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By Elói Jorge

There is a growing trend in the demand for organic products that should not be ignored. However, the figures reveal that consumers acceptance of organic wines is far behind that of conventional ones. The literature meant that consumer attitudes guide their behaviour. However, there is evidence that positive attitudes presented by consumers towards organic products are often not reflected in their willingness to pay for organic wine. This conflict falls into the so-called attitude-behavior gap. In this study it is argued that the higher ambiguity associated with organic wines, in comparison with conventional ones, is a possible explanation for this gap.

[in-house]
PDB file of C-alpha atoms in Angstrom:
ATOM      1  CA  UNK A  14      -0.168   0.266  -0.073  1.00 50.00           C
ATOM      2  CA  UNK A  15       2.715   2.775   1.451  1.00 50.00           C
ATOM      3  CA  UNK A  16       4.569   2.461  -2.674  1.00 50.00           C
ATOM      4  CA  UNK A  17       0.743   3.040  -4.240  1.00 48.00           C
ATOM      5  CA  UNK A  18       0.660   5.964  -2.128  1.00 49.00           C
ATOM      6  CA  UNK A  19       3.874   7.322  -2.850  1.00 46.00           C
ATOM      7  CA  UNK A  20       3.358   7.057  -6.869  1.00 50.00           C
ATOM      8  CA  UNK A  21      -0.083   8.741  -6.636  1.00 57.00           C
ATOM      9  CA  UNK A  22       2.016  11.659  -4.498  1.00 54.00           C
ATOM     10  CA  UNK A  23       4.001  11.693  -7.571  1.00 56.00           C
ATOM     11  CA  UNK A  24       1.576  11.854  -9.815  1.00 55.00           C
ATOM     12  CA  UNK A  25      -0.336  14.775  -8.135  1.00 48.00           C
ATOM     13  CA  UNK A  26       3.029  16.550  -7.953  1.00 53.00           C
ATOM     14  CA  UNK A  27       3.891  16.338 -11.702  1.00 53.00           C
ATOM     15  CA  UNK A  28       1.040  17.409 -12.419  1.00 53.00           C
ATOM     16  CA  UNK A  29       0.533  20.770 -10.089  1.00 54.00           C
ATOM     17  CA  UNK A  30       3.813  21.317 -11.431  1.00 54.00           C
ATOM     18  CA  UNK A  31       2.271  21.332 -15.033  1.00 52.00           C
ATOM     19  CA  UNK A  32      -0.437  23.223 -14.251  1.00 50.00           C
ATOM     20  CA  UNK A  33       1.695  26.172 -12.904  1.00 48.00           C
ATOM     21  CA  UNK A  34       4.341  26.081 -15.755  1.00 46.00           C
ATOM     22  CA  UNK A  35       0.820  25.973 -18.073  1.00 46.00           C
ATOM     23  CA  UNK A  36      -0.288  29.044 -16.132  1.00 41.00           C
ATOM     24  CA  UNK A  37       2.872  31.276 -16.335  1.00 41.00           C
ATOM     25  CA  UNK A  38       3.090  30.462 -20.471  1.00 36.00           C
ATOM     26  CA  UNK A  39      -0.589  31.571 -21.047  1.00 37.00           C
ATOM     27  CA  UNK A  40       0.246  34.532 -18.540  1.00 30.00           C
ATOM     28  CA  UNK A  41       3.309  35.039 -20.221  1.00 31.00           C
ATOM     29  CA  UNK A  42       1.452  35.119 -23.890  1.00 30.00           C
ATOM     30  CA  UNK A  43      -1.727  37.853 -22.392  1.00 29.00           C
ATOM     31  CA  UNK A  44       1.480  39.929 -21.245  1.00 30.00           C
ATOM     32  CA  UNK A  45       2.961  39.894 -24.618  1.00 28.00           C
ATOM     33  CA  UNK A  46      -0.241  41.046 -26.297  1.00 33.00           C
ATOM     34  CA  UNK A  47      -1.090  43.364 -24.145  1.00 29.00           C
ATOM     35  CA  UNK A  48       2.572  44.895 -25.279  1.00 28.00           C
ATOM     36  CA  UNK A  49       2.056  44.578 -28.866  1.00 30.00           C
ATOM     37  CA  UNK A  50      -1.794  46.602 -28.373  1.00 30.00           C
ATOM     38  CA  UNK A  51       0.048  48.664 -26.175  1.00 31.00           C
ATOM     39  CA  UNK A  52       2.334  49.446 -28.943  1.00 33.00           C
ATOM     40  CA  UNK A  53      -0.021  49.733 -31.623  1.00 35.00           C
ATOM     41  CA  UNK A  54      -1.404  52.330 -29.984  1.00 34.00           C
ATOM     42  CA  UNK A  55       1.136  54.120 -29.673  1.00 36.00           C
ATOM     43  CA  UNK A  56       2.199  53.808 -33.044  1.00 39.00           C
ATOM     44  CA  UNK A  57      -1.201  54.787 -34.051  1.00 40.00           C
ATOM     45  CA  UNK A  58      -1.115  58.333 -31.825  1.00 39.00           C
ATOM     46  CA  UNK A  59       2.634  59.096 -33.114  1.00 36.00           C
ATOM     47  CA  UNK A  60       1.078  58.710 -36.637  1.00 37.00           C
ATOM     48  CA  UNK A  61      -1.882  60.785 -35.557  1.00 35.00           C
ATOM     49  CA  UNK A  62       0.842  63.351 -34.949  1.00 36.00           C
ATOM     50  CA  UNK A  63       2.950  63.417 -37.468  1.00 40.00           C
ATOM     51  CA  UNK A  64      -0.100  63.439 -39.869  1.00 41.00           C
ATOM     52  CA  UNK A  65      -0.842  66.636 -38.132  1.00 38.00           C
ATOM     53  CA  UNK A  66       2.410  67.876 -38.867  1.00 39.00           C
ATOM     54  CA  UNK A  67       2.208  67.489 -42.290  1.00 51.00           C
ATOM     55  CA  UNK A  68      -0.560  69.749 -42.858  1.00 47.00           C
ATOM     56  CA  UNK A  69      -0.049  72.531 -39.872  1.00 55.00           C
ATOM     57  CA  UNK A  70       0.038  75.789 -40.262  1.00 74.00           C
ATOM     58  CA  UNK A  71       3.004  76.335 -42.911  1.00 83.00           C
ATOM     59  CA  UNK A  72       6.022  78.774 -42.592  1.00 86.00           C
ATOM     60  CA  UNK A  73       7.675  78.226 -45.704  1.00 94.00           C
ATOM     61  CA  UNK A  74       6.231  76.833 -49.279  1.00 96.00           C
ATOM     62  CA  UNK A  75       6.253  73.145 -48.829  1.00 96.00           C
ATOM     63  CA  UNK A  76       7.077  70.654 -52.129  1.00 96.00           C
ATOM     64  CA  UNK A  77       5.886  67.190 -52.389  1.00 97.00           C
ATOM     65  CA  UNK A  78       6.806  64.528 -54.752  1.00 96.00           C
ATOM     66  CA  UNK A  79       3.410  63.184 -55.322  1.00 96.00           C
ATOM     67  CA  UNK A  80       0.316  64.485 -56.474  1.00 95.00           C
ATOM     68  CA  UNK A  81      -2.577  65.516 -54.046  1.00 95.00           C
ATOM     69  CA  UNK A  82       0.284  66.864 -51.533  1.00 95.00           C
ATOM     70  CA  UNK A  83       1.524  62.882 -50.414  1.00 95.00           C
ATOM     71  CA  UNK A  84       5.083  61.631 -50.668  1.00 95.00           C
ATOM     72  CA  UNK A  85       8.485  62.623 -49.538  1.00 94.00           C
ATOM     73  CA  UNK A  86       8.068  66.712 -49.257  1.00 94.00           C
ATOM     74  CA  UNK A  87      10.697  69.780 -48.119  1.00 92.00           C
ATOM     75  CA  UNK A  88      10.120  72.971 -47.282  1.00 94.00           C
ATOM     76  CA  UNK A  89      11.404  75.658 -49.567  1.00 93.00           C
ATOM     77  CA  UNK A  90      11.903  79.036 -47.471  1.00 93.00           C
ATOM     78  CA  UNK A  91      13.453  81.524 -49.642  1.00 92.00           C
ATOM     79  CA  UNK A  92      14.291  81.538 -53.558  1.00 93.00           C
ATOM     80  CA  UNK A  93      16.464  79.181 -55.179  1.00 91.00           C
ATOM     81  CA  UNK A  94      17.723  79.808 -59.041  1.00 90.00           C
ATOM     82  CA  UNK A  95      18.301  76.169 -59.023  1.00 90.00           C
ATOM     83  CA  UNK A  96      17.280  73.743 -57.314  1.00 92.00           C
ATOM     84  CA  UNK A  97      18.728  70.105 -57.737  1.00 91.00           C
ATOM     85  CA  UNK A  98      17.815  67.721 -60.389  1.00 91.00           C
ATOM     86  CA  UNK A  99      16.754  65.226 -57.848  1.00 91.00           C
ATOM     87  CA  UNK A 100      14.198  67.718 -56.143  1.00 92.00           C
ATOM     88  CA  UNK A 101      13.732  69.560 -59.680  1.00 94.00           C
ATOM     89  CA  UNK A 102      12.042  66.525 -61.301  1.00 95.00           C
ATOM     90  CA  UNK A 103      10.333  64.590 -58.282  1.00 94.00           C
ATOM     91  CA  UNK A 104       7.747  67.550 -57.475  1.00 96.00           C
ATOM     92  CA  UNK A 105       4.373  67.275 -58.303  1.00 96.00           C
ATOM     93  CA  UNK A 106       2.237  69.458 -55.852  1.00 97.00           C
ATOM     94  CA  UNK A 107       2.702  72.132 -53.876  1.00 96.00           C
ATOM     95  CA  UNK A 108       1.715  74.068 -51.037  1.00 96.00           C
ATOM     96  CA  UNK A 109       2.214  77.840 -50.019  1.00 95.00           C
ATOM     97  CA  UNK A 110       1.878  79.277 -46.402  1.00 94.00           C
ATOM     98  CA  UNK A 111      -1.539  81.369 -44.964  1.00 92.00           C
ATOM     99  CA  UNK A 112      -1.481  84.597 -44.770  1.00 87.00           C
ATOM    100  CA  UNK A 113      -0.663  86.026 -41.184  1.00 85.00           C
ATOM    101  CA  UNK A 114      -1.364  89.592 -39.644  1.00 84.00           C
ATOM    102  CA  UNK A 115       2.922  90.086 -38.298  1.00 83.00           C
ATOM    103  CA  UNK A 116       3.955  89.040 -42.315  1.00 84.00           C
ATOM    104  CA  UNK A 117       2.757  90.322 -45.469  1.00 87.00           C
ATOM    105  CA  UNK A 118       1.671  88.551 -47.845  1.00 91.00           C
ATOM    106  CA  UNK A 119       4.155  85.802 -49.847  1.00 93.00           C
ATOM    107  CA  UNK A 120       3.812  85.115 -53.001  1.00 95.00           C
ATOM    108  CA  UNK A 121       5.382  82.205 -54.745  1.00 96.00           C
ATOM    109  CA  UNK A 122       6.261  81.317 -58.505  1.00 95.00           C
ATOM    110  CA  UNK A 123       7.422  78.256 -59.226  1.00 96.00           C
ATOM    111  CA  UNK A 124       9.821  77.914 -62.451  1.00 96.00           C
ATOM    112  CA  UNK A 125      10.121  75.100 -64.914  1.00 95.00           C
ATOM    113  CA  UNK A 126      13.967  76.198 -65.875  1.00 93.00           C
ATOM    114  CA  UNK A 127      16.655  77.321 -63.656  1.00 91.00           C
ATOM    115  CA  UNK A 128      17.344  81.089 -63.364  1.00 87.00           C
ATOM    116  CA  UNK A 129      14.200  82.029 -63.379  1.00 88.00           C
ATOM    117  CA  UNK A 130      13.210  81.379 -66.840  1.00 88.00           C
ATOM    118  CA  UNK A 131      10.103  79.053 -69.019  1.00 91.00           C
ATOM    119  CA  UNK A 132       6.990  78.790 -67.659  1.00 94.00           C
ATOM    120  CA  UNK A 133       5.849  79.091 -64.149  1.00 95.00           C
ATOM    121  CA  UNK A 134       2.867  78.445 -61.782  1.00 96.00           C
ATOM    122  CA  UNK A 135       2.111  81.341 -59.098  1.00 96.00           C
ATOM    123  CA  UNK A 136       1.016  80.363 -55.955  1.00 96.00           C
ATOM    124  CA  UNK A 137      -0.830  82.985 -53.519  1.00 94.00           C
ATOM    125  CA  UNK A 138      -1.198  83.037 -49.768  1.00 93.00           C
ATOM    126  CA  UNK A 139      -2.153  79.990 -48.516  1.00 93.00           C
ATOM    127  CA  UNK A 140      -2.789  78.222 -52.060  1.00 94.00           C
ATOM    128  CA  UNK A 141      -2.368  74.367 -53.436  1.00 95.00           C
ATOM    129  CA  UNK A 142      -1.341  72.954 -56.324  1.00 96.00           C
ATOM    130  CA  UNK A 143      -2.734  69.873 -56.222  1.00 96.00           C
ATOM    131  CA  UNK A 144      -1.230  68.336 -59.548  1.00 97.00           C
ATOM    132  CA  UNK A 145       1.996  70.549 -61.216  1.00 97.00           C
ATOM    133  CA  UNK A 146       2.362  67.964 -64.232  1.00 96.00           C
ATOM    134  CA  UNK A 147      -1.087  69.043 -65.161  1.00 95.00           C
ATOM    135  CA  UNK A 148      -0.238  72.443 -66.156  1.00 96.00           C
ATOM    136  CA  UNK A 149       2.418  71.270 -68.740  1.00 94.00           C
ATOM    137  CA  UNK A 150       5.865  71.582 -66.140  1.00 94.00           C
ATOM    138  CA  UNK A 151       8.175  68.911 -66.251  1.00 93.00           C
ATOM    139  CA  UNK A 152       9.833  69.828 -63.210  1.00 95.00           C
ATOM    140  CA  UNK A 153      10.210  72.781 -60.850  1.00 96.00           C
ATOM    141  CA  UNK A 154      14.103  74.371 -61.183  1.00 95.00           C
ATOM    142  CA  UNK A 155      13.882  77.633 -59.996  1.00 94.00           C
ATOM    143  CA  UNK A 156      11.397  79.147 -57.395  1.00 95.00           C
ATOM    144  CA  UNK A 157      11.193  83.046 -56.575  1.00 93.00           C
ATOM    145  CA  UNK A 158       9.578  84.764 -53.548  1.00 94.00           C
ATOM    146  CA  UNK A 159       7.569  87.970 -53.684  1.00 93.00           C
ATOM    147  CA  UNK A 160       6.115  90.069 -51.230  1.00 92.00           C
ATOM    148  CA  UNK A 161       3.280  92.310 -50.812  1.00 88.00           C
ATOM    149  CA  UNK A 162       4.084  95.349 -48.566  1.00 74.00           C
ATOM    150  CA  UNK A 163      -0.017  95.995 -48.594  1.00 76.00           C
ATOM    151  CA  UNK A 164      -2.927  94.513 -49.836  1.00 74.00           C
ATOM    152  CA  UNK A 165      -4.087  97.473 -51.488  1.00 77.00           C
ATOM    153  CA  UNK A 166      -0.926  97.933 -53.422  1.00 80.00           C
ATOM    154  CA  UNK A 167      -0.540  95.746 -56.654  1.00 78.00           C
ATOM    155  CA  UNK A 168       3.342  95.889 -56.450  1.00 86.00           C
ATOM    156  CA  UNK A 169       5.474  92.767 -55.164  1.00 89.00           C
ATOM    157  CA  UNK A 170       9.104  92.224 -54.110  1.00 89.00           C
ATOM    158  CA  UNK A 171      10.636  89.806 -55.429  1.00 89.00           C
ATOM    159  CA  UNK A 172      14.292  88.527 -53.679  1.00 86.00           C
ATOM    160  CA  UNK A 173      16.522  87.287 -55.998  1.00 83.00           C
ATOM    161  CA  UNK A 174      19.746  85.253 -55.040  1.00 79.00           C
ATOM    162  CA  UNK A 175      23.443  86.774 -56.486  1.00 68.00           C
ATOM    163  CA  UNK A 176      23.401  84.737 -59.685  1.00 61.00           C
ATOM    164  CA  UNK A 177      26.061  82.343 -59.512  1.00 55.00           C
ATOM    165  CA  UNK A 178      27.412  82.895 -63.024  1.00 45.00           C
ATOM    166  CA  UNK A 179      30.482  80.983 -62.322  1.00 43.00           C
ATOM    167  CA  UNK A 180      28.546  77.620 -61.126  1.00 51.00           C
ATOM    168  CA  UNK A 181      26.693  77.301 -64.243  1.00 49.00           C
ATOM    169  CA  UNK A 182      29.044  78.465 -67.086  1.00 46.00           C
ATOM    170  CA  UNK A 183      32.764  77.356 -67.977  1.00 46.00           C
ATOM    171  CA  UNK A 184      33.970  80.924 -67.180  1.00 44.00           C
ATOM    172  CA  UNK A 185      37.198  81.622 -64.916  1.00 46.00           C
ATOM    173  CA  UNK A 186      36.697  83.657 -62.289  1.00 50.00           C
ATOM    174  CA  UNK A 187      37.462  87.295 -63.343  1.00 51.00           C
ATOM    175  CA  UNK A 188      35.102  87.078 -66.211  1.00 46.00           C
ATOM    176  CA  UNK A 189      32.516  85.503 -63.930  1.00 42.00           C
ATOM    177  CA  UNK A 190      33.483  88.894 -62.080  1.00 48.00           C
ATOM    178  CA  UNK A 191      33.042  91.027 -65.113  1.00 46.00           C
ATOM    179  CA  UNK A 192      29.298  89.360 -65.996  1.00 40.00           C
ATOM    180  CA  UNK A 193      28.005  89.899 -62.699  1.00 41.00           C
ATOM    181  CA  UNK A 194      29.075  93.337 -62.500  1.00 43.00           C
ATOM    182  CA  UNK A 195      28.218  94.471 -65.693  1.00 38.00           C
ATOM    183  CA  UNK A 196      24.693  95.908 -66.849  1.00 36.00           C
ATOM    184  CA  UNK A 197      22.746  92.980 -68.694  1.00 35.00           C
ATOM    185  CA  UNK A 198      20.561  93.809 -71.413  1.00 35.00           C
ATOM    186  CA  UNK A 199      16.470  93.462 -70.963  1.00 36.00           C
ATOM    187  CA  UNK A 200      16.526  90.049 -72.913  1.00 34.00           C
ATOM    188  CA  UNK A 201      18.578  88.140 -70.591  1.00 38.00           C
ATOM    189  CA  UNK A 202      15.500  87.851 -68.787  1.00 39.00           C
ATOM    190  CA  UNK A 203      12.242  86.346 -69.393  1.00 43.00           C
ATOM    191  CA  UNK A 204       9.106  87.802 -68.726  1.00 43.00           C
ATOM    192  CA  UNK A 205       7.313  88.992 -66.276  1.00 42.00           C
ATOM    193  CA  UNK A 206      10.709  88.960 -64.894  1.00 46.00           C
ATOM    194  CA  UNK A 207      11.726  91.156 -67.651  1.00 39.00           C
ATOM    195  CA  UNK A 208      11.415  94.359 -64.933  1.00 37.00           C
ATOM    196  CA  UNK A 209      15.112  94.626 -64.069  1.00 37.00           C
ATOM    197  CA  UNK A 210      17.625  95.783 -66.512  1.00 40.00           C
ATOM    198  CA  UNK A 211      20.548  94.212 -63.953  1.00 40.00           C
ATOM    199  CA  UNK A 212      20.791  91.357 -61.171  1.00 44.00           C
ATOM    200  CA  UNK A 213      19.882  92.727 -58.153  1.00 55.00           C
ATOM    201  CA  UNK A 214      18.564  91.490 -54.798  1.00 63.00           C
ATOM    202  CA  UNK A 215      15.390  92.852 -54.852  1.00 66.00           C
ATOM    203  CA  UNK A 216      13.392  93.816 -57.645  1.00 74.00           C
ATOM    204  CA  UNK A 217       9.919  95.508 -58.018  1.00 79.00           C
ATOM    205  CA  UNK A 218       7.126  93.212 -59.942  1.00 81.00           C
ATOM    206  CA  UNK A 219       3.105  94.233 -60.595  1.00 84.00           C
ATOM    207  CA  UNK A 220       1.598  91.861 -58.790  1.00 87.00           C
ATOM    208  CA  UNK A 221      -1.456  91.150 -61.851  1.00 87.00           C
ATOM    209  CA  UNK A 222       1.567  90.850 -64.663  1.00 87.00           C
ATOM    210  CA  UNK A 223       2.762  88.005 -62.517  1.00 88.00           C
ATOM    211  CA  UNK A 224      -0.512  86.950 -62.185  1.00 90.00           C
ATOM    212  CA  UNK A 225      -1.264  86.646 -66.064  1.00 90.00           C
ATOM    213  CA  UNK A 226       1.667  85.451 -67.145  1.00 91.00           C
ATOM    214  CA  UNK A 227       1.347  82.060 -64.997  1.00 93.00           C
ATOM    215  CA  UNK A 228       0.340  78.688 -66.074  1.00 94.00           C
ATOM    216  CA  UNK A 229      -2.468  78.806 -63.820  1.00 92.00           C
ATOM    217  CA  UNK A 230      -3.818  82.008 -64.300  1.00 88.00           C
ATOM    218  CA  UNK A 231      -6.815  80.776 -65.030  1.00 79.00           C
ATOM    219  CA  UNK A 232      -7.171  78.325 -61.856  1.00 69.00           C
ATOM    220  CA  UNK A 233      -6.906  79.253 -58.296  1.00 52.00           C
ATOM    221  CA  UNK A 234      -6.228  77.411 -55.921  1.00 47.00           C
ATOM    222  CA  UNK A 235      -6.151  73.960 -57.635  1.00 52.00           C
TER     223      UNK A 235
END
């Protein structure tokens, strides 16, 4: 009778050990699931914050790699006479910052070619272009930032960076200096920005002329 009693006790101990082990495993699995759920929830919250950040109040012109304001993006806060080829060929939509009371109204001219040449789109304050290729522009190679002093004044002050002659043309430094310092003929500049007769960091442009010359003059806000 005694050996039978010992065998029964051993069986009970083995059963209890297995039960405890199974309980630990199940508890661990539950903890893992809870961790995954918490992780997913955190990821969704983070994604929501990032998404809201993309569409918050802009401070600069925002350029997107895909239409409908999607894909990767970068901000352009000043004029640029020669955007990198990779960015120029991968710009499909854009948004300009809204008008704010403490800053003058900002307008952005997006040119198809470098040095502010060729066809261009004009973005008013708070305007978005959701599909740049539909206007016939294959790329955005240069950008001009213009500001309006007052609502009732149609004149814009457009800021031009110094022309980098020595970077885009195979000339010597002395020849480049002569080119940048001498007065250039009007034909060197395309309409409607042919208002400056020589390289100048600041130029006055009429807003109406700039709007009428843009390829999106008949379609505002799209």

Ambiguity is the absence of the information necessary to understand a particular situation (McLain, 2009), and an individual is facing an ambiguous situation when he/she is incapable of adequately structuring or categorizing the situation due to contradictory or insufficient cues (Budner, 1962). In an organic wine context, ambiguity is mainly related to the “amount,” “unanimity” and “reliability” of the available information referring this concept (Ellsberg, 1961). In this regard, this study argues that the ambiguity associated with organic wine could derive not just from the existence of multiple production process regulations (e.g. international, national, and regional), several similar concepts (e.g. sustainable, organic, organic, “bio”, carbon footprint, or biodynamics), and a wide variety of certification labels (e.g., public/official and private). Yet, it’s a fact that during the decision-making processes, individuals will interpret and react to information differently. This behavior, to a large extent, is due to their tolerance to ambiguity, with those with low levels of tolerance of ambiguity needing a higher amount and more precise information than those with higher levels.